Looming on the horizon: the Masters, the US Open, the British Open and the Ryder Cup; four events that are about the only things that will keep me in front of a TV for more than an hour anymore
NASCAR’s season and the inevitable (and enjoyable) chatter among friends that goes with it
Spring training is around the corner. Tigers baseball will be on the air again soon.
The A-Team movie is due to hit theatres in June. I love it when a plan comes together.
Above all else, my wife and kids are healthy and happy. I’d trade all of the above and anything else in order to be able to continue saying that. After all, what else is there?
As for the whole reason for this journal – our recording project – well, we’ll be back on the “No Schedule” schedule soon enough. And when it gets closer, I’ll put my nose to the grindstone and make lots of noise about it.
But not today.
Gotta have some things to look forward to.
PS – Just “cooked” myself a couple of corn dogs (Pogos) for lunch. Now my office smells like a fall fair! See you at the Tilt-a-Whirl.
It’s been almost a month since KG and I last put anything on tape. Whatever momentum we had is long gone, and it will take some work to find it again. We’re still not sure when we’re going to start up again, although the time seems to be drawing closer. I talked with Kev yesterday and he told me that the re-construction of the new control room was coming along well, and that he was hopeful that the details of the Christmas Eve break-in will be resolved sooner than later.
Meantime, I haven’t seen him in about two weeks and that’s far too long. In that time, I’ve strummed my guitars for a few minutes here and there, but haven’t sung a note in a great while.
In any case, the last couple weeks have been an absolute blur. It feels to me like Christmas was a year ago. Last week in particular was one of the most intense times in recent memory, as our crew worked overtime (and then some) to confirm and announce a mammoth event for our friends at Delaware Speedway, while at the same time prepping and executing a large-scale trade show (our 3rd Annual CPT Racing Experience).
The last seven days have been a wild roller coaster ride of contrasting emotions. When you’re focusing with such intensity, working long hours and celebrating the highs while acknowledging and attending to the inevitable lows, it wears you out. This past weekend, I was mentally exhausted before we even opened the doors for the trade show. But we got through it and on the whole, I feel pretty good.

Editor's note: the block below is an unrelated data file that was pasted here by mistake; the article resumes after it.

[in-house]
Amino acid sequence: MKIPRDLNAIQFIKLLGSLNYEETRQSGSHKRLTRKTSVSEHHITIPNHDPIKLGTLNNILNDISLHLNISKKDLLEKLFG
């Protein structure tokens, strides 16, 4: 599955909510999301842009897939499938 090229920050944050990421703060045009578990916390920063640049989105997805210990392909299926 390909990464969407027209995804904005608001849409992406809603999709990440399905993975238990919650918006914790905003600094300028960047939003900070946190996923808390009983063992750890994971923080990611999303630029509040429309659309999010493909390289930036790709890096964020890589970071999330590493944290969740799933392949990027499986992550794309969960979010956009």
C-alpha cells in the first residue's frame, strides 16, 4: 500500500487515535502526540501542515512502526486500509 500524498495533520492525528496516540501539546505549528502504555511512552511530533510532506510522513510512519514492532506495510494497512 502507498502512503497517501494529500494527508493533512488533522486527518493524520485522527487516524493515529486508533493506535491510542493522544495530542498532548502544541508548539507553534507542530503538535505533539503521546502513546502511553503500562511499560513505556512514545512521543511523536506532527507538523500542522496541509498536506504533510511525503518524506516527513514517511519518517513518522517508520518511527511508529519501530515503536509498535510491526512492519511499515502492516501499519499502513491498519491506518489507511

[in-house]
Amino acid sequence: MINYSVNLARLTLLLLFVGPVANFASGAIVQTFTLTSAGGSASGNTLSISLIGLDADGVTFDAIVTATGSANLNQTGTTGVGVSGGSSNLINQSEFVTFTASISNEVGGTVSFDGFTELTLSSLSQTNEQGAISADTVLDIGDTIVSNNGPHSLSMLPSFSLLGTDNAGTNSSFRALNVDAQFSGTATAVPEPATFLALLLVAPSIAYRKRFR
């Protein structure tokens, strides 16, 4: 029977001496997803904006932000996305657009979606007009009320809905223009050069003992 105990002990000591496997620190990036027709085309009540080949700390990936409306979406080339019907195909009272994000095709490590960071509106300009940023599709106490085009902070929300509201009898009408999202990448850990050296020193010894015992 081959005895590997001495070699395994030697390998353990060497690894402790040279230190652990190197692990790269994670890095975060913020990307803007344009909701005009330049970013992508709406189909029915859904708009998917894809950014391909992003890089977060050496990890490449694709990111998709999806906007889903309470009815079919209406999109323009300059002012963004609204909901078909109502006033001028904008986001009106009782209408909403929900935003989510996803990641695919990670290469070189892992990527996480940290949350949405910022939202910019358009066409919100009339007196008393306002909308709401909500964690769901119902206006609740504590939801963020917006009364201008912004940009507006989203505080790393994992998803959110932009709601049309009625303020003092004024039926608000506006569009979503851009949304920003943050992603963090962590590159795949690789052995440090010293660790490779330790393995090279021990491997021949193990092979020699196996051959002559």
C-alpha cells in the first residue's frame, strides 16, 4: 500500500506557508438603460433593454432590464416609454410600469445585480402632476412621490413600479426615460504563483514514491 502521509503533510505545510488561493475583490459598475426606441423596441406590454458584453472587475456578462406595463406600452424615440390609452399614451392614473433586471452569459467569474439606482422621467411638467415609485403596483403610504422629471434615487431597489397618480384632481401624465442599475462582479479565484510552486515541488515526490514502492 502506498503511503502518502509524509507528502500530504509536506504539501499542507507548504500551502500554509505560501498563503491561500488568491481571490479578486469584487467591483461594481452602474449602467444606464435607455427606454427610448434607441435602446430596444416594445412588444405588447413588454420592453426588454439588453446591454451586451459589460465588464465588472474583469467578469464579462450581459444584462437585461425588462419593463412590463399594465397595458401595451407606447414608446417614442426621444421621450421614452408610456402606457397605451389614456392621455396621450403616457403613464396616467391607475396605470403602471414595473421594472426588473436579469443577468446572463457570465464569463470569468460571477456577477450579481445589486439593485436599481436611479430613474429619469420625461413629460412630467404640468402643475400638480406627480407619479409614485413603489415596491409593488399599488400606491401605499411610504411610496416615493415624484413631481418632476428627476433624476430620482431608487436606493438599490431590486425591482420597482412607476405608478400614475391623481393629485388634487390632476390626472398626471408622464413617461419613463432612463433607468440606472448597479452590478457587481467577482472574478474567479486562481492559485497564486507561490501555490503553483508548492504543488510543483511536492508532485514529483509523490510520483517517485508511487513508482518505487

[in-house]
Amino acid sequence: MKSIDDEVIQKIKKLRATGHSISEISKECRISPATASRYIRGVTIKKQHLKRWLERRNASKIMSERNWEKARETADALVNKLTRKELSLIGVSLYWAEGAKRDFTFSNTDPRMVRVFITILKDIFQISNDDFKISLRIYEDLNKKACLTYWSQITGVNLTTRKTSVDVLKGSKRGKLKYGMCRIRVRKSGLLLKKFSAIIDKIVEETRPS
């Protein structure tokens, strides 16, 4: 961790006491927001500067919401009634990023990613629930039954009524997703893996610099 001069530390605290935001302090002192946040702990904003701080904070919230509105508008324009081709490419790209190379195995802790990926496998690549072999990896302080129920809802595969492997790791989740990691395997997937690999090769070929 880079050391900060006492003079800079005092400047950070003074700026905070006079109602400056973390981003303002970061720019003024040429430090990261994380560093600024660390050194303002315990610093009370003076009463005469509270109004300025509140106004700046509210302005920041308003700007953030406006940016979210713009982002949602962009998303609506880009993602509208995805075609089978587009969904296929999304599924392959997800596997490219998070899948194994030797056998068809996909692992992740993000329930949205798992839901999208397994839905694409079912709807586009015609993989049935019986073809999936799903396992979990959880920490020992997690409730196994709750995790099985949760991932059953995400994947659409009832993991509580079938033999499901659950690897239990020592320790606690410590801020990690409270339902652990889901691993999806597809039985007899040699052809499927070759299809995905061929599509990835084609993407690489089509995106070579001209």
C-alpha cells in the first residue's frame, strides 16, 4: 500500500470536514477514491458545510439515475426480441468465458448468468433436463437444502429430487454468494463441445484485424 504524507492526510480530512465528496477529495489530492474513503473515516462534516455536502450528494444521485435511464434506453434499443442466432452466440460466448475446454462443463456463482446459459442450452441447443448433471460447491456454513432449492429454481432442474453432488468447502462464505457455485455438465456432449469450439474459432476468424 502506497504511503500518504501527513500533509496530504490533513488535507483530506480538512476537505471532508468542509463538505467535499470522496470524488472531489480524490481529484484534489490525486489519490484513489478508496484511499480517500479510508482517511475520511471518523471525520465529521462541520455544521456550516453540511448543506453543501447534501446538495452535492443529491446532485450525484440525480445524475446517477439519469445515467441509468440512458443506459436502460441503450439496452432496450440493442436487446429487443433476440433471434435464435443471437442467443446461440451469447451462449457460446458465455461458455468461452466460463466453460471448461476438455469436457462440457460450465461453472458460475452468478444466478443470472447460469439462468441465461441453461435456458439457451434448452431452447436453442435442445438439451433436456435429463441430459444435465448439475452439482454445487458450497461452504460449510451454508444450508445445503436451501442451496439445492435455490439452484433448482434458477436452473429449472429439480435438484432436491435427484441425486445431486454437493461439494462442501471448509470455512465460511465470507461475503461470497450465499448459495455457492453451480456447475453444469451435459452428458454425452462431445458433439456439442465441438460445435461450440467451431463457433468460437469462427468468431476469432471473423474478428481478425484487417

But I’m ready to get back to my music. I don’t even care if anyone wants to listen to it. I’ve learned that I just need to do it for my own sense of well being, and whatever happens with it is fine. I don’t like deliberately setting it aside, because I did that for about five years when I was working at Delaware Speedway and I won’t ever make that mistake again. But just like there is a time to sing, there is also a time to roll up your sleeves and get to work.
My crew worked hard the last while. And we will continue to work hard.
But soon it will be time to sing again.
With my company’s next major trade show now only six days away, it occurs to me how ridiculous my definition of “focus” has become. For instance, knowing that I must set a few things aside until after we’re done with our event, over the last week I have knowingly “focused” on the following tasks:
Management, delegation, creation, sales, promotion, marketing , implementation and execution – along with my teammates – of our company’s (CPT Entertainment Inc.) major trade show (the CPT Racing Experience); Identification, creation and implementation of Delaware Speedway’s strategic market plan for the 2010 season (just wait’ll you see what’s coming); continued preparation and execution of the BX 93 evening show five days a week; and, most importantly, being as good a husband and father as I can possibly be.